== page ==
There's money in banking. (Photo:TaxRebate.org.uk, Flickr)
It's smart to seek dividend-paying stocks for your portfolio, as they tend to reward you with cash in all kinds of economic environments, even when the overall market slumps. It can also be smart to include banking stocks in your portfolio, because many are proven long-term money makers. Below are seven high-dividend stocks that might interest you.
Continue Reading Below
Data: Yahoo! Finance
Assessing contendersThe top three banks in the table above will likely draw the most attention for their dividend yields of nearly 6% and more. Don't just grab the highest yields you can, though. Remember that a dividend yield represents the current annual dividend payout by the current stock price. Thus, if a stock's price falls, the yield will grow. (The dividend itself isn't changing here -- just its relation to the stock price.) So many high-dividend stocks have those hefty yields not because they're wonderful investments but because their stock prices have dropped sharply, due to temporary or lasting problems.
Mortgages can be big money-makers for banks. Photo: New York Community Bancorp
You always want to know significantly more about any portfolio contender than just its dividend yield, or even just its yield and P/E ratio. (A price-to-earnings ratio is also dependent on a stock price. A very low P/E can reflect a bargain or a poor investment that has crashed.)
For example, Banco Bradesco is based in Brazil. That offers potential, as Brazil has a massive population and a developing economy. But it also offers risks, as the nation is in the midst of political and economic unrest. Note that the company is paying out effectively all its earnings in dividends. That leaves little room for dividend growth, and even if reduced by 50% this would still be a solid payout.
Banco Santander, by the way, did recently slash its own dividend by two-thirds. Based in Spain and with significant Brazilian operations, it has been hit by weakness in those markets and is bolstering its financial health in part via the dividend cut. (It has also paid many dividends in stock, not cash, diluting its stock.)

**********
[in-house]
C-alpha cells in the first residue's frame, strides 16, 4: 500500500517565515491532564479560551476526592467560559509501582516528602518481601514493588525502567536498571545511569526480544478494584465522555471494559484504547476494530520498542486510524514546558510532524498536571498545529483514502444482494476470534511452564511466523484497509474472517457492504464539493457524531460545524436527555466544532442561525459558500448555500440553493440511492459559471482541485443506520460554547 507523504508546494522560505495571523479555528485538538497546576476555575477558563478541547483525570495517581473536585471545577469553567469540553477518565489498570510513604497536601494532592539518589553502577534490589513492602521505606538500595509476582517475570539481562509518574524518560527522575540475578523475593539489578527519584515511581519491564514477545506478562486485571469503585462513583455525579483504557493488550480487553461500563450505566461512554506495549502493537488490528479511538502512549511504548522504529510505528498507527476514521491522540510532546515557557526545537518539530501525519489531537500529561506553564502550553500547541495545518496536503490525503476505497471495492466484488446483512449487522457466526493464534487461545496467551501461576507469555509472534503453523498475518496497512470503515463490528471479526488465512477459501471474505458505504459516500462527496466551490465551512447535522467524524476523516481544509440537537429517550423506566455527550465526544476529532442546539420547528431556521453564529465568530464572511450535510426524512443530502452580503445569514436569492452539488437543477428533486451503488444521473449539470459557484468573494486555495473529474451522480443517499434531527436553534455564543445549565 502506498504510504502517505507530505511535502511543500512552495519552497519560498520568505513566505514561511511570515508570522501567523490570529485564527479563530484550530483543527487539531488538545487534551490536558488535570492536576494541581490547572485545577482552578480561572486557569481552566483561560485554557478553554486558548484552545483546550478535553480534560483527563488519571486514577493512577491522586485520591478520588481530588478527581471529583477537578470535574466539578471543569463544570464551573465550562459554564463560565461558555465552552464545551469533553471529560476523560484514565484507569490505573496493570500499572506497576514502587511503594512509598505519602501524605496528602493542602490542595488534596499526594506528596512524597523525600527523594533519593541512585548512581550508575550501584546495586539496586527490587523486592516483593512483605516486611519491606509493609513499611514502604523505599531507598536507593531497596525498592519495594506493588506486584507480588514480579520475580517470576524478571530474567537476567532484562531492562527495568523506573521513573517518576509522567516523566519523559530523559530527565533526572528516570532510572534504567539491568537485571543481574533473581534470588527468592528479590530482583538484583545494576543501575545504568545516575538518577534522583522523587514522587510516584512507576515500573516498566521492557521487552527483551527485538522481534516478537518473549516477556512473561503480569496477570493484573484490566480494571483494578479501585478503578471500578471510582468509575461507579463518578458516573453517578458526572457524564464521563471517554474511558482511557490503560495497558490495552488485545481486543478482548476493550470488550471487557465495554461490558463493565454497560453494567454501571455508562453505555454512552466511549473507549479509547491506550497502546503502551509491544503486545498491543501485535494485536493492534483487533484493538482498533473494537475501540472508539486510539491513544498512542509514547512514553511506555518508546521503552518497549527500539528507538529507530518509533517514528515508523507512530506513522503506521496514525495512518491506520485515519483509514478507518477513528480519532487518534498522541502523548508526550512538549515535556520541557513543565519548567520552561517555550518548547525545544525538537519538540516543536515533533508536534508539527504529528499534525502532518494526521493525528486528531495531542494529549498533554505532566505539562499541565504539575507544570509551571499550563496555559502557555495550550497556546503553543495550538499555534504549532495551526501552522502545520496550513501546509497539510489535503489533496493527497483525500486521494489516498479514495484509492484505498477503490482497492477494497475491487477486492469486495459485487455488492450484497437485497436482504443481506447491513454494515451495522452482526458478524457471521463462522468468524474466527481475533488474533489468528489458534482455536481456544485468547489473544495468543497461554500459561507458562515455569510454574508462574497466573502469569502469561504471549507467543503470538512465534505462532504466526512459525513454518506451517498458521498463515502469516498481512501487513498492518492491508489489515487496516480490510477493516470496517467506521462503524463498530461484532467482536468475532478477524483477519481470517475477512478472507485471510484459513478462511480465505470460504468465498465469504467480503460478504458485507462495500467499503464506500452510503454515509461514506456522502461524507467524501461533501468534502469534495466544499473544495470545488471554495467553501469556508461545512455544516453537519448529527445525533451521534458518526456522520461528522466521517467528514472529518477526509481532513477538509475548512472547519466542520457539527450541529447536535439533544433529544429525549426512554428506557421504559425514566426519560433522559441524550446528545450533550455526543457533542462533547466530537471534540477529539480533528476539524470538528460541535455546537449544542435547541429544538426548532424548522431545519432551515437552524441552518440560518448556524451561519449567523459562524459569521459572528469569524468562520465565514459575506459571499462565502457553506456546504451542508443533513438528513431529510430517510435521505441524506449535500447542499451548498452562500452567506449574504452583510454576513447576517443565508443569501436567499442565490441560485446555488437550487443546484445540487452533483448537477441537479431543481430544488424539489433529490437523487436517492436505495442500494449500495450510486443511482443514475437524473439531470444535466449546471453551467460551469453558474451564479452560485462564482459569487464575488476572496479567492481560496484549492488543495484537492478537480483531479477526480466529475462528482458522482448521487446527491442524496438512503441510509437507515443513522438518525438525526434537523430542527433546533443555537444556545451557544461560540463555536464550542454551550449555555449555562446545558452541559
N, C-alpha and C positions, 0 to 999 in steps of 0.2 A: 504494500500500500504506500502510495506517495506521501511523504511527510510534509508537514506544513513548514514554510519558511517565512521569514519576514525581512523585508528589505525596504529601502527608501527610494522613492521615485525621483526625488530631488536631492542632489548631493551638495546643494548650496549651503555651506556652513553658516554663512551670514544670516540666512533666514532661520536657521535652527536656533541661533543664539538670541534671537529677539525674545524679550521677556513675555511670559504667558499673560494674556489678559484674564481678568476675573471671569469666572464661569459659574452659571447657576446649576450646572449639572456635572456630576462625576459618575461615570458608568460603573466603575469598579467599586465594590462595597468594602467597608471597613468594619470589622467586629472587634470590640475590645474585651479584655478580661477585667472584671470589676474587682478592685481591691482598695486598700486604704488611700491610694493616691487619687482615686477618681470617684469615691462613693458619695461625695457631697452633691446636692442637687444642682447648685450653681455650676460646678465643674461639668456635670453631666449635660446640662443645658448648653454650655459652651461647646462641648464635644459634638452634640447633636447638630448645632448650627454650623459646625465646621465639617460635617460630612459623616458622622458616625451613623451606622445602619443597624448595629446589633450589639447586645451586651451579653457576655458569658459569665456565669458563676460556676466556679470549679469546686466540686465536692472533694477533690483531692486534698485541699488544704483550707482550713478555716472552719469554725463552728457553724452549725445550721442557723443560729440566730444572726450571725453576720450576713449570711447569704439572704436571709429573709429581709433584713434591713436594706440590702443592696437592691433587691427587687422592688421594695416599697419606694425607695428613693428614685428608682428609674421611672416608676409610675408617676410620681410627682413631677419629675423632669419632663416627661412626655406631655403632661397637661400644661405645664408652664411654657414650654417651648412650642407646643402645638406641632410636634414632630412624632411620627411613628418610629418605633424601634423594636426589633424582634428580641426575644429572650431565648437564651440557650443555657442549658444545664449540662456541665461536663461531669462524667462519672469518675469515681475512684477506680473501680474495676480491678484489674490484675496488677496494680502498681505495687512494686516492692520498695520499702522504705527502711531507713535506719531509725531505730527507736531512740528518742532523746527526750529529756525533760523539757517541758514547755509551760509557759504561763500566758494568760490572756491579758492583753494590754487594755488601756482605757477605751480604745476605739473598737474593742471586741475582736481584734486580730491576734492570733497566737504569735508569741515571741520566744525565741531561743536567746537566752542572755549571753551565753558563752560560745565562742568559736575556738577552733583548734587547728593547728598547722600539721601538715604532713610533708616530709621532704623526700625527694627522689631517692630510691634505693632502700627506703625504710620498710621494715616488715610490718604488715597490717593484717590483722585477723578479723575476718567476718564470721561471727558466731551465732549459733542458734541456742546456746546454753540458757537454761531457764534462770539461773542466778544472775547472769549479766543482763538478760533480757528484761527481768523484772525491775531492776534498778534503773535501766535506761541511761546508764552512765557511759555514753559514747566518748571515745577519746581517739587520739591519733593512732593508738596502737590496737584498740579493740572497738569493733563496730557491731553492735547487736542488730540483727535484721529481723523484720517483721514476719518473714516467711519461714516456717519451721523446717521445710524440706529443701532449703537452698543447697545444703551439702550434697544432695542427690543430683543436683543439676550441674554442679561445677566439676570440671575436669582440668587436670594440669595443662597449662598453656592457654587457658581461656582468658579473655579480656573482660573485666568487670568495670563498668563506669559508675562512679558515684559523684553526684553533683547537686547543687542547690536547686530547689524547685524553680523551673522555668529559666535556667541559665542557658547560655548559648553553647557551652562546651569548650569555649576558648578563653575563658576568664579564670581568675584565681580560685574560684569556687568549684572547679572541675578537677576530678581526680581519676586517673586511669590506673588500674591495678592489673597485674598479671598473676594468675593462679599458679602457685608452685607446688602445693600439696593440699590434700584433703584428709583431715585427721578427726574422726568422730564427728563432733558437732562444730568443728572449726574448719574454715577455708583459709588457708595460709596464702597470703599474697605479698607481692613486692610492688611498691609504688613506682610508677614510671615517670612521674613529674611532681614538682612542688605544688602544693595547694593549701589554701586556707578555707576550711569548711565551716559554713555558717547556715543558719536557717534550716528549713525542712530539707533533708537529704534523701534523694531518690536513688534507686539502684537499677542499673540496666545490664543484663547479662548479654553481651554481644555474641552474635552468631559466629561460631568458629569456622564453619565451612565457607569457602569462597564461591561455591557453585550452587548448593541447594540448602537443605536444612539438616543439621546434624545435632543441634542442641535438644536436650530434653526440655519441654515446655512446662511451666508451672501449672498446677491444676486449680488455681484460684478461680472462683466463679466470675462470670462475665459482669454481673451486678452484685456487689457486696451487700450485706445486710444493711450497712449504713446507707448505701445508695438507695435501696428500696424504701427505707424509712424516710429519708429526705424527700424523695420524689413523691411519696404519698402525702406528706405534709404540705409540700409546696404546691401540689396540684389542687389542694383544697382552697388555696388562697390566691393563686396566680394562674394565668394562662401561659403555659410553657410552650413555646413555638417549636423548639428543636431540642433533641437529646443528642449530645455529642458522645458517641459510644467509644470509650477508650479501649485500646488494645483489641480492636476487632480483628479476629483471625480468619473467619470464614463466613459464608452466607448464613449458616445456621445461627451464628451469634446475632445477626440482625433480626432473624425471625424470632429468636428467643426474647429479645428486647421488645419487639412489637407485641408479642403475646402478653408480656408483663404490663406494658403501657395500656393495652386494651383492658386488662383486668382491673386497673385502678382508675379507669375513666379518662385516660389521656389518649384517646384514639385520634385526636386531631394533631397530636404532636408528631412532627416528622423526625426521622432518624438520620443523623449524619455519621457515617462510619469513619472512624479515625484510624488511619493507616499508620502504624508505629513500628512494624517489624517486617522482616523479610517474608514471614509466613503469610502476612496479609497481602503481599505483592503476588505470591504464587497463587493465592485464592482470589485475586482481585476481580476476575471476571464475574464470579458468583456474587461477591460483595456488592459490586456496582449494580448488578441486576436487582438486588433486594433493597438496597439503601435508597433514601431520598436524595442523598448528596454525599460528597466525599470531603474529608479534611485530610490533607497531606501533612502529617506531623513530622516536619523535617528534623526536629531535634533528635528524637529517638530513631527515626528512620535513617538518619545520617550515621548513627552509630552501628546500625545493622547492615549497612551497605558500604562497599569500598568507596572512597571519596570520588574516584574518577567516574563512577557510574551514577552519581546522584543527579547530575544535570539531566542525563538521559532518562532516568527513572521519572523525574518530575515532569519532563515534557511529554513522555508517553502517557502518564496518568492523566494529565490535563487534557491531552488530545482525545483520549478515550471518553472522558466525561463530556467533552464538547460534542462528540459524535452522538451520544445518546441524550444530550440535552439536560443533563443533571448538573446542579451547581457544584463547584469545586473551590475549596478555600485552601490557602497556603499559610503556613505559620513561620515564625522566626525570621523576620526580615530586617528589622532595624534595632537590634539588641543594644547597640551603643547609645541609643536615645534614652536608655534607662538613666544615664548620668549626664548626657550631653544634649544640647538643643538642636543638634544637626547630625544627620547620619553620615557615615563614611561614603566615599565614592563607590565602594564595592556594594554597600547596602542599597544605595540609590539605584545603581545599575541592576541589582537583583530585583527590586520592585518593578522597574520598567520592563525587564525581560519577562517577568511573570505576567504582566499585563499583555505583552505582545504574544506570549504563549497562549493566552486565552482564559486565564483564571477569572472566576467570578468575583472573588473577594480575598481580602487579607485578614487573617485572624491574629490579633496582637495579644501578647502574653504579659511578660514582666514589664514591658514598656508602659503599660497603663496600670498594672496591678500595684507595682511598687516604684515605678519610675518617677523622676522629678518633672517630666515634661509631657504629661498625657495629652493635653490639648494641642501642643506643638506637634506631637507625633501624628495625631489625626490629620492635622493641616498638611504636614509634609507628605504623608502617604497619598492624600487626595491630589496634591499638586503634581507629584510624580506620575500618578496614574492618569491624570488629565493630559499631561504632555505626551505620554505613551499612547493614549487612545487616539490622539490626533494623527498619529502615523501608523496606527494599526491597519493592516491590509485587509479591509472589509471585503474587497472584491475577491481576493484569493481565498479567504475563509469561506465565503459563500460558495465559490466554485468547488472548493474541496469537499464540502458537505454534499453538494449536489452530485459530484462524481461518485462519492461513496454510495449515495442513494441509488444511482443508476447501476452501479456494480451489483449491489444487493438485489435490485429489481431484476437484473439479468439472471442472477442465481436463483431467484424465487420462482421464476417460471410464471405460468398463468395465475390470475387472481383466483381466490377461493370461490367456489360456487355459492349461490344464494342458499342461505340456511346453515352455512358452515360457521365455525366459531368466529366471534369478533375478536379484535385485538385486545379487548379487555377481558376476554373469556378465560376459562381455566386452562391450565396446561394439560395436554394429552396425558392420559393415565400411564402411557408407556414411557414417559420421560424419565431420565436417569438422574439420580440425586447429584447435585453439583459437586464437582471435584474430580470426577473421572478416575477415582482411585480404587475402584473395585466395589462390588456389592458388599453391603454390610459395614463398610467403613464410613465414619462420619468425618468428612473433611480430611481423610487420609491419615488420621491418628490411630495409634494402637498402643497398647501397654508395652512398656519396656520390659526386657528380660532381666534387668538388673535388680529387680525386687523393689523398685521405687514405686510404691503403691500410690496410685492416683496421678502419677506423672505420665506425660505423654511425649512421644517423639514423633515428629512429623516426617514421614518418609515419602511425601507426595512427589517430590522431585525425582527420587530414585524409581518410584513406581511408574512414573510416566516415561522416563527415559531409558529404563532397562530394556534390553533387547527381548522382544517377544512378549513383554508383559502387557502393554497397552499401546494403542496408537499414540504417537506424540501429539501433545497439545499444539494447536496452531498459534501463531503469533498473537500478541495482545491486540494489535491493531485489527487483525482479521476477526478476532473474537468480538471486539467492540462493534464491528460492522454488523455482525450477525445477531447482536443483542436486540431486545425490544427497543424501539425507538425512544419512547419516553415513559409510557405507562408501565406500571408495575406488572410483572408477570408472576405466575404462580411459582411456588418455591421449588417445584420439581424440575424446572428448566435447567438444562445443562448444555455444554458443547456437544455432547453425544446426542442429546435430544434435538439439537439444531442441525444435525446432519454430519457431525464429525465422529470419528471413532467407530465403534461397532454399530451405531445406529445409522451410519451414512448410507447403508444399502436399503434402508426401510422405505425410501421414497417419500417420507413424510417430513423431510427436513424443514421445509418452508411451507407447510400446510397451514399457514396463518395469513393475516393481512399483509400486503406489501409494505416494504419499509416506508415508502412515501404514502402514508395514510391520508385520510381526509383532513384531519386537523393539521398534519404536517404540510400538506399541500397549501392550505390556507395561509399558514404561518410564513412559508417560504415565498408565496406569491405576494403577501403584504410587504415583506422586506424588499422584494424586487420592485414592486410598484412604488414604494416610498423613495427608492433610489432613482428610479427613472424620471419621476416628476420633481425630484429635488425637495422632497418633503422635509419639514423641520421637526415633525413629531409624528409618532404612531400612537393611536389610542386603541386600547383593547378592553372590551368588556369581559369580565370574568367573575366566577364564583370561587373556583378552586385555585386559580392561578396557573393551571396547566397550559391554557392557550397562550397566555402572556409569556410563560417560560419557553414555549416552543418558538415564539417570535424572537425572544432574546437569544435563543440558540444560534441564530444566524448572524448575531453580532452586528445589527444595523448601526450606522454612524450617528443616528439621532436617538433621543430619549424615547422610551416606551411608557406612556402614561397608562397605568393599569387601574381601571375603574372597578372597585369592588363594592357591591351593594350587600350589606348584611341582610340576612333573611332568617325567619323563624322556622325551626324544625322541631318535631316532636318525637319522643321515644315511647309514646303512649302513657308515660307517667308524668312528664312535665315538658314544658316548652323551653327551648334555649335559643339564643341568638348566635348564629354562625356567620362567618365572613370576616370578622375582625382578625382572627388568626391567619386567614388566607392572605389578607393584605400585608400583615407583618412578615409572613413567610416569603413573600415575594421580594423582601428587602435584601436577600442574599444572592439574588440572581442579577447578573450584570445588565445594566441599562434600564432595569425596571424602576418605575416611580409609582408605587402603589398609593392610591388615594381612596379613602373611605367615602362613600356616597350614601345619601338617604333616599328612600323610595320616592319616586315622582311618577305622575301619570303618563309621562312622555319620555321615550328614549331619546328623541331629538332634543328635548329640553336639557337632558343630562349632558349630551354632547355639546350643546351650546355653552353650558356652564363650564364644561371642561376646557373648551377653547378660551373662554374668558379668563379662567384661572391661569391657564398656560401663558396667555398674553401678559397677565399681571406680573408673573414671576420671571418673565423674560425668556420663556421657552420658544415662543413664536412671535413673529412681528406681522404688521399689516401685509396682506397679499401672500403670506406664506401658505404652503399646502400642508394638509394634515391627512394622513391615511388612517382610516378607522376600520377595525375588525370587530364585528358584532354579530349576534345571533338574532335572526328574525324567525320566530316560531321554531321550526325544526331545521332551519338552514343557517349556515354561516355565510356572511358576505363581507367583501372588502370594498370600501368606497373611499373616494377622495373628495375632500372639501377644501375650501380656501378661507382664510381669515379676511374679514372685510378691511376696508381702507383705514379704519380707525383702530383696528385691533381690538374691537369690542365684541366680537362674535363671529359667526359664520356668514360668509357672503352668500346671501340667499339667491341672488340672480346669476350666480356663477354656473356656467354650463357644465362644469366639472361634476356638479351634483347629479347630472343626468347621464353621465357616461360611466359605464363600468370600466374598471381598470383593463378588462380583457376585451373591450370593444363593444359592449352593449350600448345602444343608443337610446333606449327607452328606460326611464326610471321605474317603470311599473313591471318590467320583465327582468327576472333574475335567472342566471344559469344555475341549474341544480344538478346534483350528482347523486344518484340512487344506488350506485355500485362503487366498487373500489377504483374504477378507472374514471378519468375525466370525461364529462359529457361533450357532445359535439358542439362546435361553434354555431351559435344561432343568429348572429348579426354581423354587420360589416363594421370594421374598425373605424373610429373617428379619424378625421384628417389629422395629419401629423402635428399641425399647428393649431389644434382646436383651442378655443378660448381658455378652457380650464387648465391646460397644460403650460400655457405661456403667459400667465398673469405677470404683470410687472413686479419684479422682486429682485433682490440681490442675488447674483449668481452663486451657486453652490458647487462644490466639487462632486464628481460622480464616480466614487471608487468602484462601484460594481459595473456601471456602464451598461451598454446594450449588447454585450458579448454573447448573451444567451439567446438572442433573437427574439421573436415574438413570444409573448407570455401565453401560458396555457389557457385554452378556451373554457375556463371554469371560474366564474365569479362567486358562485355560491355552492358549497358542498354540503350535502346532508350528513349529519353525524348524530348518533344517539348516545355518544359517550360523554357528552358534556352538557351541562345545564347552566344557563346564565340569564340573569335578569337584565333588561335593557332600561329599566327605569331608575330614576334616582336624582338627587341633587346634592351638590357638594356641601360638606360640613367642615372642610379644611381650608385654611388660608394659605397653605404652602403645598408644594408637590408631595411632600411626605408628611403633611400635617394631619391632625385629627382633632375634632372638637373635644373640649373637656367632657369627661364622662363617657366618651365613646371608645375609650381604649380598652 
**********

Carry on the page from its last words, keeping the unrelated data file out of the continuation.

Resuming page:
Photo: Mike Mozart, Flickr.
StandoutsAll of the companies in the list above sport four-star or five-star ratings in our CAPS community of investors rating stocks. That's pretty good. Two particularly promising institutions are Toronto-Dominion Bank and New York Community Bancorp.
Toronto-Dominion is appealing in part because it is relatively conservative, sticking mainly to retail banking (for about 80% of its business). While other banks are pushing hard into mobile and online banking, Toronto-Dominion is pushing convenience by maintaining flexible hours -- it's open on evenings and weekends! It has tripled its assets over the past decade, and its payout ratio suggests plenty of room for further dividend growth.
New York Community Bancorp is a regional bank, but it is nestled in a robust region. Its loan portfolio is quite appealing, featuring mainly mortgages for apartment buildings in the New York City region. Since it enjoys low default rates and relative stability, it can afford to pay out much of its earnings in dividends. Some worry that since it has been so successful, if it gets much bigger it will become a more major bank -- a "systemically important financial institution" -- subject to guidelines such as paying out less of its earnings.
As you look for banks paying hefty dividends, be sure to look at each contender's full picture.
The article 7 High-Dividend Stocks in Banking originally appeared on Fool.com.
Longtime Fool specialistSelena Maranjian, whom you can follow on Twitter,has no position in any stocks mentioned. The Motley Fool recommends The Bank of Nova Scotia (USA). Try any of our Foolish newsletter services free for 30 days. We Fools may not all hold the same opinions, but we all believe that considering a diverse range of insights makes us better investors. The Motley Fool has a disclosure policy.
Copyright 1995 - 2015 The Motley Fool, LLC. All rights reserved. The Motley Fool has a disclosure policy.